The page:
Like you I was angry, and I have questions. Until now I have not been able to finish watching the footage of Trixie’s burial in Davao, the only one I chose to watch among lots of news clips. I find that the more I read or watch news about Trixie the more I get reminded of how systemic and systematic injustice is being played out in the country. Frankly, I am not surprised, of both my anger and of the injustice. And as I am writing now, I am again feeling my heart race fast that I can hear it, and I am feeling like my head is going to explode, the telltale signs that I am again angry! Angry, for all the reasons you said, and also for not having the courage to fight the system so that justice will be had that Trixie so deserves. It is difficult to articulate, and might event be more difficult to rationalize, because I come from the POV of one with very limited interactions with Trixie that is unlike that of her close relatives’, and that of her friends such as you, had. Our interactions were brief, when she was a child. So save for the updates from her mama I would not have known of her exhibits in NY and Japan and KL, etc., and of the (sold out) one held in February and the upcoming one in December. Although she’s been in my prayers regularly throughout the years, it is only as an adult did Trixie, through our messenger exchange, give me a clue of her psyche: that she has plans, hopeful, and that she looks forward to our future meeting. I believe her when she said she will work further on Sikipan and Madonna on Jeep, some of her works when she was younger. Just as I believe you when you say she worked so hard to come through from her difficulties that she was able to inspire hope in others as she did. Also when you say that what happened to her, purported by the enemy as suicide, is unbelievable, I am convinced as you are, too.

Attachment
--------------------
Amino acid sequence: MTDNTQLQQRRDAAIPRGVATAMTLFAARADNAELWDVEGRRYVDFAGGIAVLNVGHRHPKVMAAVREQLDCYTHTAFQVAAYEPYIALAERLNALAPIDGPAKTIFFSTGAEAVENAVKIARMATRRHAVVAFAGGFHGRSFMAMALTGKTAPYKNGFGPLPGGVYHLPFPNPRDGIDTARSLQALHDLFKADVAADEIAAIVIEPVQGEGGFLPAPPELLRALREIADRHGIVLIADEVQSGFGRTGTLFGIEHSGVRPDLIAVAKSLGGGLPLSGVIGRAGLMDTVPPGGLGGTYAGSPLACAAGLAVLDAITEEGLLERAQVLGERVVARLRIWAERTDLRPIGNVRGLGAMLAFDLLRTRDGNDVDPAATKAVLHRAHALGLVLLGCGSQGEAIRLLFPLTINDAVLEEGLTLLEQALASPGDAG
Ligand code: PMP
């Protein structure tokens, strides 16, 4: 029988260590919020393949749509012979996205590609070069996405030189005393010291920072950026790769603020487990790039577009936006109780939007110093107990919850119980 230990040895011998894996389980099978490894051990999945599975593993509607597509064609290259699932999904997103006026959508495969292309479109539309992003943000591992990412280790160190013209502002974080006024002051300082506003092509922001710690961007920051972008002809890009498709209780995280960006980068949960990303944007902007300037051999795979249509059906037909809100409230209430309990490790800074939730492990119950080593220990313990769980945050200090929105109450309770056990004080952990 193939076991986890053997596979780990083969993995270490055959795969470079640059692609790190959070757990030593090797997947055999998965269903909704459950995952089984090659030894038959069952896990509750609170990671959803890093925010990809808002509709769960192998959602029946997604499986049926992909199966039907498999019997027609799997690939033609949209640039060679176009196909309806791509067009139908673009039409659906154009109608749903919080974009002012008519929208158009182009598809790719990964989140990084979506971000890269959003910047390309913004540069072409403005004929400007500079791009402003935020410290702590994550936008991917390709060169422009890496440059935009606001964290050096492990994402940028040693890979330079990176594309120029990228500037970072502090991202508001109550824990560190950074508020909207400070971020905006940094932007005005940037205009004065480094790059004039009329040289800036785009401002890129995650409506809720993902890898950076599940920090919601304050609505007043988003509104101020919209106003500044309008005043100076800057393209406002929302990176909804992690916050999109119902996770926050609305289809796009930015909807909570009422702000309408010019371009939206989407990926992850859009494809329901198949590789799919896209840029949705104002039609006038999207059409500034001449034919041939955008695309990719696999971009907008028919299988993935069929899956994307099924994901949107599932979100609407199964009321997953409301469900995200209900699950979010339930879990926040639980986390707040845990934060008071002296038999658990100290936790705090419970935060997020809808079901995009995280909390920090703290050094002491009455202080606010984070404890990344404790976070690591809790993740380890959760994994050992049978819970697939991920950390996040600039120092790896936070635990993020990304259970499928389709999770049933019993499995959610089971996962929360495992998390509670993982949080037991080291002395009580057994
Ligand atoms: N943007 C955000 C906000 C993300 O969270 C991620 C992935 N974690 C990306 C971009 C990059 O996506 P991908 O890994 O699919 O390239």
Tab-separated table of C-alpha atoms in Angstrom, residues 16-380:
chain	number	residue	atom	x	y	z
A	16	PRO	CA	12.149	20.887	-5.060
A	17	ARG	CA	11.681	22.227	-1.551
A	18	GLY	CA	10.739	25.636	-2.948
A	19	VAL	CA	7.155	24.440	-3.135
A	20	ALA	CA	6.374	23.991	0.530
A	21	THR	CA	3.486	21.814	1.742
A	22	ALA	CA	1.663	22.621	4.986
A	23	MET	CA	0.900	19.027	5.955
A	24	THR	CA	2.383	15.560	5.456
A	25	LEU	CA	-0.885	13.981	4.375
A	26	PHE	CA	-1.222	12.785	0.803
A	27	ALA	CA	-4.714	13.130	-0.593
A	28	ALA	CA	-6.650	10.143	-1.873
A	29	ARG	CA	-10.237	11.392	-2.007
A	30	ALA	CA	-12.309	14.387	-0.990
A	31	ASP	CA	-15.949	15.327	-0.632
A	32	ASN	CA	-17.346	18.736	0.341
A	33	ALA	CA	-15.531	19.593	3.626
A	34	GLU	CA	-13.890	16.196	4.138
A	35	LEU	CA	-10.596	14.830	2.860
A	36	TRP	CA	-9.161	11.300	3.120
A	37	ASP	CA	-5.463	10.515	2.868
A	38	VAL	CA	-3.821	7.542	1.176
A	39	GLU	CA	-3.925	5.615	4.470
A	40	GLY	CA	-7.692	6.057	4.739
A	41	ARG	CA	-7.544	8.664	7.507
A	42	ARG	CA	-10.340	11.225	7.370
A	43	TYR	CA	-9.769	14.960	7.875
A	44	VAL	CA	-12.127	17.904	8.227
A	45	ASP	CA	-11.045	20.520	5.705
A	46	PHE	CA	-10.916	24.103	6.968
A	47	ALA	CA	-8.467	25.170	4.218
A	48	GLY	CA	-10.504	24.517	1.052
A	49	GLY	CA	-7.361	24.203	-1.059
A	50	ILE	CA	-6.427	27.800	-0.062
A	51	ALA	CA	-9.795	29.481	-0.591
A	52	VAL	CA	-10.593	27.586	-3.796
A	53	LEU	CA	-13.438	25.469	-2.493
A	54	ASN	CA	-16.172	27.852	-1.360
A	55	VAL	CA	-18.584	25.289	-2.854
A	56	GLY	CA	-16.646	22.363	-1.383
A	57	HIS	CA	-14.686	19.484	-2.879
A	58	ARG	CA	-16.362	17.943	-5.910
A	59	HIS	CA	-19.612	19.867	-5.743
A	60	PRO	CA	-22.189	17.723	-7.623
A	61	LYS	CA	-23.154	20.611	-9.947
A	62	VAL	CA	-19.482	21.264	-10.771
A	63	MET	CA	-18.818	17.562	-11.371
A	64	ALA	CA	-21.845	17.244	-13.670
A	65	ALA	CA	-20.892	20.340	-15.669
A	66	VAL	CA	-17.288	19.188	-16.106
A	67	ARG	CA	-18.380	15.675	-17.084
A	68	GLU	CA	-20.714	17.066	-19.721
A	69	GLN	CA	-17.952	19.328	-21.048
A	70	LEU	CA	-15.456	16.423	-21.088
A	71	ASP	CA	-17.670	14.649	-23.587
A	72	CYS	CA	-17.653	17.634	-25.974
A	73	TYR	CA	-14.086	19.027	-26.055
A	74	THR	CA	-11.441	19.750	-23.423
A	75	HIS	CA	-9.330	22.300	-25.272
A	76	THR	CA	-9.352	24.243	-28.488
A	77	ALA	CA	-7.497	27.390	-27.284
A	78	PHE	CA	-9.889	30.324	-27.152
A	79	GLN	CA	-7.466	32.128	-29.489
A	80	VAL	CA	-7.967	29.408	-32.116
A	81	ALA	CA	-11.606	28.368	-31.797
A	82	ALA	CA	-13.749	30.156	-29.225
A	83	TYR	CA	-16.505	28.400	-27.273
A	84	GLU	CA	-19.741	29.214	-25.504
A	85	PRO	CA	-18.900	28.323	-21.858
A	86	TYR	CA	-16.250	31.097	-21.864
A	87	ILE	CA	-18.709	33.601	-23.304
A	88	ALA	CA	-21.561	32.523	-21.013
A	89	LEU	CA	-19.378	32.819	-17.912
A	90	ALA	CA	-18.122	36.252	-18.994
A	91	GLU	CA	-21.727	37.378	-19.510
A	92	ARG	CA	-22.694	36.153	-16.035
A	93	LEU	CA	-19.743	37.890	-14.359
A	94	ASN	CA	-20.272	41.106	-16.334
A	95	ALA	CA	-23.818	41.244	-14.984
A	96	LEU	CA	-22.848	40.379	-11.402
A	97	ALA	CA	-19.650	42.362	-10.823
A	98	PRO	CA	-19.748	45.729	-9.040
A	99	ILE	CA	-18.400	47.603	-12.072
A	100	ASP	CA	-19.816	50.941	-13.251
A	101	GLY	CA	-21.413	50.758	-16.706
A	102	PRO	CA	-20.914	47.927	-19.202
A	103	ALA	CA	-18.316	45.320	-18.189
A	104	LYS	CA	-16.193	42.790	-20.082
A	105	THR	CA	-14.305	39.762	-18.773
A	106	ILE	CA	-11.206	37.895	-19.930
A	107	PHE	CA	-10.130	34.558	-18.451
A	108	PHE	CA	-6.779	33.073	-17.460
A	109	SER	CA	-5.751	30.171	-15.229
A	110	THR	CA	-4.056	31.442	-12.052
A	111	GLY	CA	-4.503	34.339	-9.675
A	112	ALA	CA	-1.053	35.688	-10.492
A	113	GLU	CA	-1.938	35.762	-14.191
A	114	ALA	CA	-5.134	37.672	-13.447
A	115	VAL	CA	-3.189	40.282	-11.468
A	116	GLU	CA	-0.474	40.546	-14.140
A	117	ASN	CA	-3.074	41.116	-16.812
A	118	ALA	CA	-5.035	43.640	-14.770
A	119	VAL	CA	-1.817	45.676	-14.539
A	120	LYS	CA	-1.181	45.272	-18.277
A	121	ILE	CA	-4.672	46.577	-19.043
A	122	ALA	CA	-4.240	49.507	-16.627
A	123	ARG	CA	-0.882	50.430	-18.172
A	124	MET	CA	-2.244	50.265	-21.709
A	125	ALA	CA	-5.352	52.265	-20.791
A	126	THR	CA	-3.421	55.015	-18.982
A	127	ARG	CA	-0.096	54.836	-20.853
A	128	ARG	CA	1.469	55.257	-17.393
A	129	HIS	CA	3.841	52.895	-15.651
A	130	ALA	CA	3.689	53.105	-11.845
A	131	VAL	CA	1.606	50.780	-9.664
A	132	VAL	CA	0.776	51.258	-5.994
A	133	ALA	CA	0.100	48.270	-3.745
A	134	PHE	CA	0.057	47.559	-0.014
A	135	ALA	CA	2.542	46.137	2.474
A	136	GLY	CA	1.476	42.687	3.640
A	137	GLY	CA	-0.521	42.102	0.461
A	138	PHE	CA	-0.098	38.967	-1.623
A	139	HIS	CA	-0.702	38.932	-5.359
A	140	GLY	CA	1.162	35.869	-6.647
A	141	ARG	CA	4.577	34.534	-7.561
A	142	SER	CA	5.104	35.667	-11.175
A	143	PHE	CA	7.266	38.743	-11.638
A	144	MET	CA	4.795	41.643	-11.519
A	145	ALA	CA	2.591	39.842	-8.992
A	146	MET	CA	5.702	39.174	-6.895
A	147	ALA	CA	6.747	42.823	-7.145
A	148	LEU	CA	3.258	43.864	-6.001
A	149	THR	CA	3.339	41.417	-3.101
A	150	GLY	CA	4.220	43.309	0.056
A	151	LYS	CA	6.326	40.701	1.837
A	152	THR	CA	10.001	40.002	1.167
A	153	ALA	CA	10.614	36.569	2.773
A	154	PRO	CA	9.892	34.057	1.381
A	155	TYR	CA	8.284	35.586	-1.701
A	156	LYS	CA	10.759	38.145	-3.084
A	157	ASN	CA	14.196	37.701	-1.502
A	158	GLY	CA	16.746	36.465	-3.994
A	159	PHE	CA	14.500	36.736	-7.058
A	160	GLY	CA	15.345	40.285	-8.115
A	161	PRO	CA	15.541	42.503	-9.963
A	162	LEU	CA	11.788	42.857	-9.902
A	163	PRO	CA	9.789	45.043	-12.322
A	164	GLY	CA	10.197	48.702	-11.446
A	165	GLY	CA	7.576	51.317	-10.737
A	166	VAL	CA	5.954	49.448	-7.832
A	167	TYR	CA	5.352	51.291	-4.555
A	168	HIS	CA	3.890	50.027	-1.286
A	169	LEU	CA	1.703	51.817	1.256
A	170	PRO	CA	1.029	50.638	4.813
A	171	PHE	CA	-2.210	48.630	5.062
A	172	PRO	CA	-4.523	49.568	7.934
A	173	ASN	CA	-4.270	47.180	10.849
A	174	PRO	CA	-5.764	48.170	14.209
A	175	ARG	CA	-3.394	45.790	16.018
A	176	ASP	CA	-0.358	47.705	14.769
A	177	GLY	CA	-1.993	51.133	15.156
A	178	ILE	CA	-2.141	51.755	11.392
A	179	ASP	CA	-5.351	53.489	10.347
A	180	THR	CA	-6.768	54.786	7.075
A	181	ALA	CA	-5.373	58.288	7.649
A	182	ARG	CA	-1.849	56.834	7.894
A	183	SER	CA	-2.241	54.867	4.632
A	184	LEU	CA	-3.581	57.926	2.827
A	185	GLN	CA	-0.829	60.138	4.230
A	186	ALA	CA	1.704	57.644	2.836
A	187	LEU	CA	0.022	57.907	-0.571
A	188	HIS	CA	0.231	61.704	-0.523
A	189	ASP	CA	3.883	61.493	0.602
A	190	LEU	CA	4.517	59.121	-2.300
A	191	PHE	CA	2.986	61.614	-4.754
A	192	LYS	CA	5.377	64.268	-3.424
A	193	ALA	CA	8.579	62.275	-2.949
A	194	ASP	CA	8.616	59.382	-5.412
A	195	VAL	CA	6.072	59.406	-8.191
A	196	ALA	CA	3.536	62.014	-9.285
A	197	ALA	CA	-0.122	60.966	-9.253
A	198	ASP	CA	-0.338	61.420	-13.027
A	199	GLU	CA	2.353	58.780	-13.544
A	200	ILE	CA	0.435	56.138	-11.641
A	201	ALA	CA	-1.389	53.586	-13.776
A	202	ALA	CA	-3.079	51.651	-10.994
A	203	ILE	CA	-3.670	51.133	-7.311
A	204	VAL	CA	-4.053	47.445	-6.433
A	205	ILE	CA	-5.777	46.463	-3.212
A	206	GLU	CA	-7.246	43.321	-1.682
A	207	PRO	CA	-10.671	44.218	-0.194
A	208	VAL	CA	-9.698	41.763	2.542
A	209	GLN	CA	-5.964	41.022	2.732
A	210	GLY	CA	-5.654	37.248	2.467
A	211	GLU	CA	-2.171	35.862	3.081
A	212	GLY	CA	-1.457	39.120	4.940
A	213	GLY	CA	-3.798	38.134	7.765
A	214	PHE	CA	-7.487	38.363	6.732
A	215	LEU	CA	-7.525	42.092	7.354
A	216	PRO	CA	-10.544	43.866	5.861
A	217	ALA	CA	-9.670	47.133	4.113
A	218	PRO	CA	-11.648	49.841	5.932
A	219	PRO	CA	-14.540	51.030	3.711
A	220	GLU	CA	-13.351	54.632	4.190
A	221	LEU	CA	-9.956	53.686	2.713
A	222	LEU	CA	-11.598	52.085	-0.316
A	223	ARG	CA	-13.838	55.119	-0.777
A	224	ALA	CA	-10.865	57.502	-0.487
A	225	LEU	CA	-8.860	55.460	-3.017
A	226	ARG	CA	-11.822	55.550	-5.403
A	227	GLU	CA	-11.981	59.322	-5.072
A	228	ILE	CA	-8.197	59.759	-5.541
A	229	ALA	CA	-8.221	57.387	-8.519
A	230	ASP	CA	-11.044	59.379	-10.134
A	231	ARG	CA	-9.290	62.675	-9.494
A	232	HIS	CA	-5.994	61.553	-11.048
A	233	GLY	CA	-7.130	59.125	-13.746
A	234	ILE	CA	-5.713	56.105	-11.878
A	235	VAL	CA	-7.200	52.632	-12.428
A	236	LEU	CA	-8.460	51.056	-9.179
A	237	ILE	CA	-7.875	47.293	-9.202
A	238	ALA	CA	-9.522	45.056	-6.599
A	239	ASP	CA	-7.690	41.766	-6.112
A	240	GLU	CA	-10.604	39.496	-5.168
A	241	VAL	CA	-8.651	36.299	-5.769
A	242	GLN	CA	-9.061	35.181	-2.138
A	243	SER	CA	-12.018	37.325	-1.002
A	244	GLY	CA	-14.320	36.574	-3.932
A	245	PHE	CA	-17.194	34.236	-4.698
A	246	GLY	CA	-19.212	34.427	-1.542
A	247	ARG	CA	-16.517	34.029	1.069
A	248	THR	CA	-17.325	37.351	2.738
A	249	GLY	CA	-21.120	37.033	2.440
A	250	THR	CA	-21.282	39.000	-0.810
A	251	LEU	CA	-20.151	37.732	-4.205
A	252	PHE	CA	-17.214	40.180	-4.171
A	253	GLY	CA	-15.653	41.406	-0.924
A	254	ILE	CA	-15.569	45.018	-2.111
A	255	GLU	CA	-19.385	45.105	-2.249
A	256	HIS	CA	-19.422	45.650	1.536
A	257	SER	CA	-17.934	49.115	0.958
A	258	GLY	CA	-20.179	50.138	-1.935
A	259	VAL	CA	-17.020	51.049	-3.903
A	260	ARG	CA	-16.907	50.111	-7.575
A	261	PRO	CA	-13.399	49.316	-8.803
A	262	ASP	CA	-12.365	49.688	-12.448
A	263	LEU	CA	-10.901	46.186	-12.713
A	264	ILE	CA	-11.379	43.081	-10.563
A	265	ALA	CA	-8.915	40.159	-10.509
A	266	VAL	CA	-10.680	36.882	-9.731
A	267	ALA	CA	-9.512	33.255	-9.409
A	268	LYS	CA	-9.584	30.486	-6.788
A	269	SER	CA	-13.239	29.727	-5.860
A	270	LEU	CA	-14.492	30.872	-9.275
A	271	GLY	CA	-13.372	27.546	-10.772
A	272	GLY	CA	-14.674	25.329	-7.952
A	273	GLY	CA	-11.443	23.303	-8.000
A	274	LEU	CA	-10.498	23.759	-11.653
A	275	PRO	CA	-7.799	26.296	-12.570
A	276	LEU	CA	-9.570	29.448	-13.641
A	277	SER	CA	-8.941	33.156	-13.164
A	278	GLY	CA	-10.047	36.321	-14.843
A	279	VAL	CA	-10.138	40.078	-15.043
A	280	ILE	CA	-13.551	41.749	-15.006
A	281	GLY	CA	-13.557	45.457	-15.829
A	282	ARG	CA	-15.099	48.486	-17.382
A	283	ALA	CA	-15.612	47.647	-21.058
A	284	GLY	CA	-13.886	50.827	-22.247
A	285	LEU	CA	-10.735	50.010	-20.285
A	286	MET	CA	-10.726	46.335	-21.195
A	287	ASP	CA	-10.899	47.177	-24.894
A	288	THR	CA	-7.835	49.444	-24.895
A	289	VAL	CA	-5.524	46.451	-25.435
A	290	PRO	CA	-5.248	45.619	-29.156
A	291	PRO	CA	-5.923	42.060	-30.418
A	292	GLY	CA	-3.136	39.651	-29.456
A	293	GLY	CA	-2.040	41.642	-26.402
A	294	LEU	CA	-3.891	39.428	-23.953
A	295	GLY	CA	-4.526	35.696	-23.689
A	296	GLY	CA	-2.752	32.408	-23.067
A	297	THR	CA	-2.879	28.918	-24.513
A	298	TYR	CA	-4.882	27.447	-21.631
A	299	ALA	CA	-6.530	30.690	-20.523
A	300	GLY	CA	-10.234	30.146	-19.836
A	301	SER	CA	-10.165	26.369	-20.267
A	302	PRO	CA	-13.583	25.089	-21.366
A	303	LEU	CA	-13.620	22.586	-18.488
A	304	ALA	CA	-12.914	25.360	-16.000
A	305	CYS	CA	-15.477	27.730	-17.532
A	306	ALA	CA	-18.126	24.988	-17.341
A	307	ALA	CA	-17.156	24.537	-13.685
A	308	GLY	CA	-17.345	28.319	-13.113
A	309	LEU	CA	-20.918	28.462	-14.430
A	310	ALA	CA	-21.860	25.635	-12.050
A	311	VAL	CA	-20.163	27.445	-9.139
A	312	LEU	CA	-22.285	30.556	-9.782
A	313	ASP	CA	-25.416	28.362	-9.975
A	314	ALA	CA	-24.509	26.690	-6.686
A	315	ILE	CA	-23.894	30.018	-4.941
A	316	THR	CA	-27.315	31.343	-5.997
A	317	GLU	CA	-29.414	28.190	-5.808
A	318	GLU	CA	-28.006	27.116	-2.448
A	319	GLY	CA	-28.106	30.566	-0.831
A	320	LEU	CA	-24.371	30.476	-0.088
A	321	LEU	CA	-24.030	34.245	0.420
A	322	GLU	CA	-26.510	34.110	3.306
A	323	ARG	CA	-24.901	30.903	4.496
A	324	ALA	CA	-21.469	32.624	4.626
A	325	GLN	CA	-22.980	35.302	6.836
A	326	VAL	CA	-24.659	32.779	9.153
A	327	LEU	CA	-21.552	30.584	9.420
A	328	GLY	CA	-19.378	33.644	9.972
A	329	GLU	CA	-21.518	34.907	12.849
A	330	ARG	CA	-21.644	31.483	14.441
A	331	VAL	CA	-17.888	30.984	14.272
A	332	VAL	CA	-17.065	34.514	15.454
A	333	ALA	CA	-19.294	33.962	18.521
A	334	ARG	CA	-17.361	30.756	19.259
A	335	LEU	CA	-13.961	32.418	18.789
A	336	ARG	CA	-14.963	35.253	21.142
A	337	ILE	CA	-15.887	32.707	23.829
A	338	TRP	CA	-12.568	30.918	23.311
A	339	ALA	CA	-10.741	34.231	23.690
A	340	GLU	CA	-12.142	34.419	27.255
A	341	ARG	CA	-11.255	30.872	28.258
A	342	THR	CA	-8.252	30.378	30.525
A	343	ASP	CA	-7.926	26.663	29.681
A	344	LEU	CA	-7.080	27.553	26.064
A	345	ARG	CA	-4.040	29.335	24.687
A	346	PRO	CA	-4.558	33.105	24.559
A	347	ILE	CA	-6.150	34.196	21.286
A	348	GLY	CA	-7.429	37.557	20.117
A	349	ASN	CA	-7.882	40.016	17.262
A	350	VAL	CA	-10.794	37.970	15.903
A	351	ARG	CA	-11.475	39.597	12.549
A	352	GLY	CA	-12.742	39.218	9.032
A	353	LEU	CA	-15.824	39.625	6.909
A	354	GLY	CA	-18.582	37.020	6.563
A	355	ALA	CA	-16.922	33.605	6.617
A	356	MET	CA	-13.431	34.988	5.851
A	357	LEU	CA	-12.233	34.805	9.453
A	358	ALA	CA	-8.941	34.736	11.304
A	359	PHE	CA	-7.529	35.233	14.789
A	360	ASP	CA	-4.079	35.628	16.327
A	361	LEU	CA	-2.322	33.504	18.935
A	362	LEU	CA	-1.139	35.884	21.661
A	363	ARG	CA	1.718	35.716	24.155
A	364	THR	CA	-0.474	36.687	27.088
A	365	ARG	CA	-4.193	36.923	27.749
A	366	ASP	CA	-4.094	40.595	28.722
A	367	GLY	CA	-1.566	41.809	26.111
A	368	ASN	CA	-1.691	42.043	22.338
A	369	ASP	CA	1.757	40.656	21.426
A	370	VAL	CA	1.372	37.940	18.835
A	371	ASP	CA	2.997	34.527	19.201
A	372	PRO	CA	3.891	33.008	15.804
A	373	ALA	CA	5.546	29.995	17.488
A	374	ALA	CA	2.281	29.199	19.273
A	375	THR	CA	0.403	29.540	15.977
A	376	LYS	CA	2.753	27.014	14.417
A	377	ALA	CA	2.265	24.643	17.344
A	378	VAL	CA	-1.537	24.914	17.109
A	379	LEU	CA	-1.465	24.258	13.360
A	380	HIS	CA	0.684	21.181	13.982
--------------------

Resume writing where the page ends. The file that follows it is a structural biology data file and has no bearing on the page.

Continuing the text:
Recently, on October 6th, I finally opened up and shared my thoughts to a professional. I was having a hard time precessing them. I was advised that my questions have to be let alone, for there are no answers to them. Which made me even angrier and more discouraged; paradoxically, also more aware of the reality that in time I know I will no longer be, that I will heal. I’ve come to a resolve that I have to let my emotions subside. I don’t know if I am already grieving the loss of Trixie; if I am coming to accept that she has been snuffed out of life; if I am already looking forward and hopeful that our next interaction will be soul to soul. But I know that in God’s time I will come to understand, and accept the things that came to be. And that I will be at peace then. Meanwhile, I pray for Trixie, her mama; for all of us who will continue to fight (publicly and quietly) for what is right, for what is true.